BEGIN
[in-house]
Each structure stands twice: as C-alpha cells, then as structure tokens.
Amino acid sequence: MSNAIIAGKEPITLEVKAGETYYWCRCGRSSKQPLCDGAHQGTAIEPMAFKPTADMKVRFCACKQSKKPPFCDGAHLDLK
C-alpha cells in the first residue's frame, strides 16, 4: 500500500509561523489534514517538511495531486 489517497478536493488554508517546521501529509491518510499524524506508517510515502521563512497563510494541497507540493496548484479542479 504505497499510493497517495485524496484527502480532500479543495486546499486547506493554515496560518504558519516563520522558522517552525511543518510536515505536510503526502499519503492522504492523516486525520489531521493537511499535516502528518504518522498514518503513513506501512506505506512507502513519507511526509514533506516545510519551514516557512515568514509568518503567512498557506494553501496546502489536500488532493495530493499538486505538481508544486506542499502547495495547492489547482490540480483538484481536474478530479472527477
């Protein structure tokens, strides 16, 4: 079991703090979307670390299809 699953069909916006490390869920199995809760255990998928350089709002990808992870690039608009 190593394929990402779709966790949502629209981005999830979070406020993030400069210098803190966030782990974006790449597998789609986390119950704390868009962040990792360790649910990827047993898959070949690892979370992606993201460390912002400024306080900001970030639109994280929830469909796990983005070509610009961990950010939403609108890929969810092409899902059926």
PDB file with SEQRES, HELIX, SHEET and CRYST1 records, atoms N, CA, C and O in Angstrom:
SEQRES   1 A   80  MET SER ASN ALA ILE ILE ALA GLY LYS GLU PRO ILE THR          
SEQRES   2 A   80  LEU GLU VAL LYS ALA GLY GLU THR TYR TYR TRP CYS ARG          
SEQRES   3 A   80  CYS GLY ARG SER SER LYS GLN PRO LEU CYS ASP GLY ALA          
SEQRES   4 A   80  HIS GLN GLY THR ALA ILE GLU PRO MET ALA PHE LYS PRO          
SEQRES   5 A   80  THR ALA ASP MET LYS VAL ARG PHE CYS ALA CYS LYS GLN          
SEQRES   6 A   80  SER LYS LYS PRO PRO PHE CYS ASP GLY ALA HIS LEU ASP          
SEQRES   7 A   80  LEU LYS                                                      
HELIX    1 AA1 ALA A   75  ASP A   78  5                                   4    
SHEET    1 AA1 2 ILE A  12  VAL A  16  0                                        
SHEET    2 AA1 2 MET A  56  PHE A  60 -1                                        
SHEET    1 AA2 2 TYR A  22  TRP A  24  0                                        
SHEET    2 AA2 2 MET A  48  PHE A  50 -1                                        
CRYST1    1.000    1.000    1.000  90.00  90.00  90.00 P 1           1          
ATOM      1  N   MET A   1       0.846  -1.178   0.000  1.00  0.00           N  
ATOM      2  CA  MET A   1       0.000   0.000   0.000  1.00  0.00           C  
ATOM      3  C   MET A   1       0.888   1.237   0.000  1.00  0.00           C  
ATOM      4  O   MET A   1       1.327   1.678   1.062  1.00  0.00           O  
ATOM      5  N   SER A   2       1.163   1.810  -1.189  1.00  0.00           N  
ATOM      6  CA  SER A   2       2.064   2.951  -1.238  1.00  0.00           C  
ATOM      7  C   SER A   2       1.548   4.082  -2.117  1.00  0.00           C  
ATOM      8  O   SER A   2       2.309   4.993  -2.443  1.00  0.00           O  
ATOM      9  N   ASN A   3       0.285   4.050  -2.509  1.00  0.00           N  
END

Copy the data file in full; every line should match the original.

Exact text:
[in-house]
Each structure stands twice: as C-alpha cells, then as structure tokens.
Amino acid sequence: MSNAIIAGKEPITLEVKAGETYYWCRCGRSSKQPLCDGAHQGTAIEPMAFKPTADMKVRFCACKQSKKPPFCDGAHLDLK
C-alpha cells in the first residue's frame, strides 16, 4: 500500500509561523489534514517538511495531486 489517497478536493488554508517546521501529509491518510499524524506508517510515502521563512497563510494541497507540493496548484479542479 504505497499510493497517495485524496484527502480532500479543495486546499486547506493554515496560518504558519516563520522558522517552525511543518510536515505536510503526502499519503492522504492523516486525520489531521493537511499535516502528518504518522498514518503513513506501512506505506512507502513519507511526509514533506516545510519551514516557512515568514509568518503567512498557506494553501496546502489536500488532493495530493499538486505538481508544486506542499502547495495547492489547482490540480483538484481536474478530479472527477
């Protein structure tokens, strides 16, 4: 079991703090979307670390299809 699953069909916006490390869920199995809760255990998928350089709002990808992870690039608009 190593394929990402779709966790949502629209981005999830979070406020993030400069210098803190966030782990974006790449597998789609986390119950704390868009962040990792360790649910990827047993898959070949690892979370992606993201460390912002400024306080900001970030639109994280929830469909796990983005070509610009961990950010939403609108890929969810092409899902059926």
PDB file with SEQRES, HELIX, SHEET and CRYST1 records, atoms N, CA, C and O in Angstrom:
SEQRES   1 A   80  MET SER ASN ALA ILE ILE ALA GLY LYS GLU PRO ILE THR          
SEQRES   2 A   80  LEU GLU VAL LYS ALA GLY GLU THR TYR TYR TRP CYS ARG          
SEQRES   3 A   80  CYS GLY ARG SER SER LYS GLN PRO LEU CYS ASP GLY ALA          
SEQRES   4 A   80  HIS GLN GLY THR ALA ILE GLU PRO MET ALA PHE LYS PRO          
SEQRES   5 A   80  THR ALA ASP MET LYS VAL ARG PHE CYS ALA CYS LYS GLN          
SEQRES   6 A   80  SER LYS LYS PRO PRO PHE CYS ASP GLY ALA HIS LEU ASP          
SEQRES   7 A   80  LEU LYS                                                      
HELIX    1 AA1 ALA A   75  ASP A   78  5                                   4    
SHEET    1 AA1 2 ILE A  12  VAL A  16  0                                        
SHEET    2 AA1 2 MET A  56  PHE A  60 -1                                        
SHEET    1 AA2 2 TYR A  22  TRP A  24  0                                        
SHEET    2 AA2 2 MET A  48  PHE A  50 -1                                        
CRYST1    1.000    1.000    1.000  90.00  90.00  90.00 P 1           1          
ATOM      1  N   MET A   1       0.846  -1.178   0.000  1.00  0.00           N  
ATOM      2  CA  MET A   1       0.000   0.000   0.000  1.00  0.00           C  
ATOM      3  C   MET A   1       0.888   1.237   0.000  1.00  0.00           C  
ATOM      4  O   MET A   1       1.327   1.678   1.062  1.00  0.00           O  
ATOM      5  N   SER A   2       1.163   1.810  -1.189  1.00  0.00           N  
ATOM      6  CA  SER A   2       2.064   2.951  -1.238  1.00  0.00           C  
ATOM      7  C   SER A   2       1.548   4.082  -2.117  1.00  0.00           C  
ATOM      8  O   SER A   2       2.309   4.993  -2.443  1.00  0.00           O  
ATOM      9  N   ASN A   3       0.285   4.050  -2.509  1.00  0.00           N  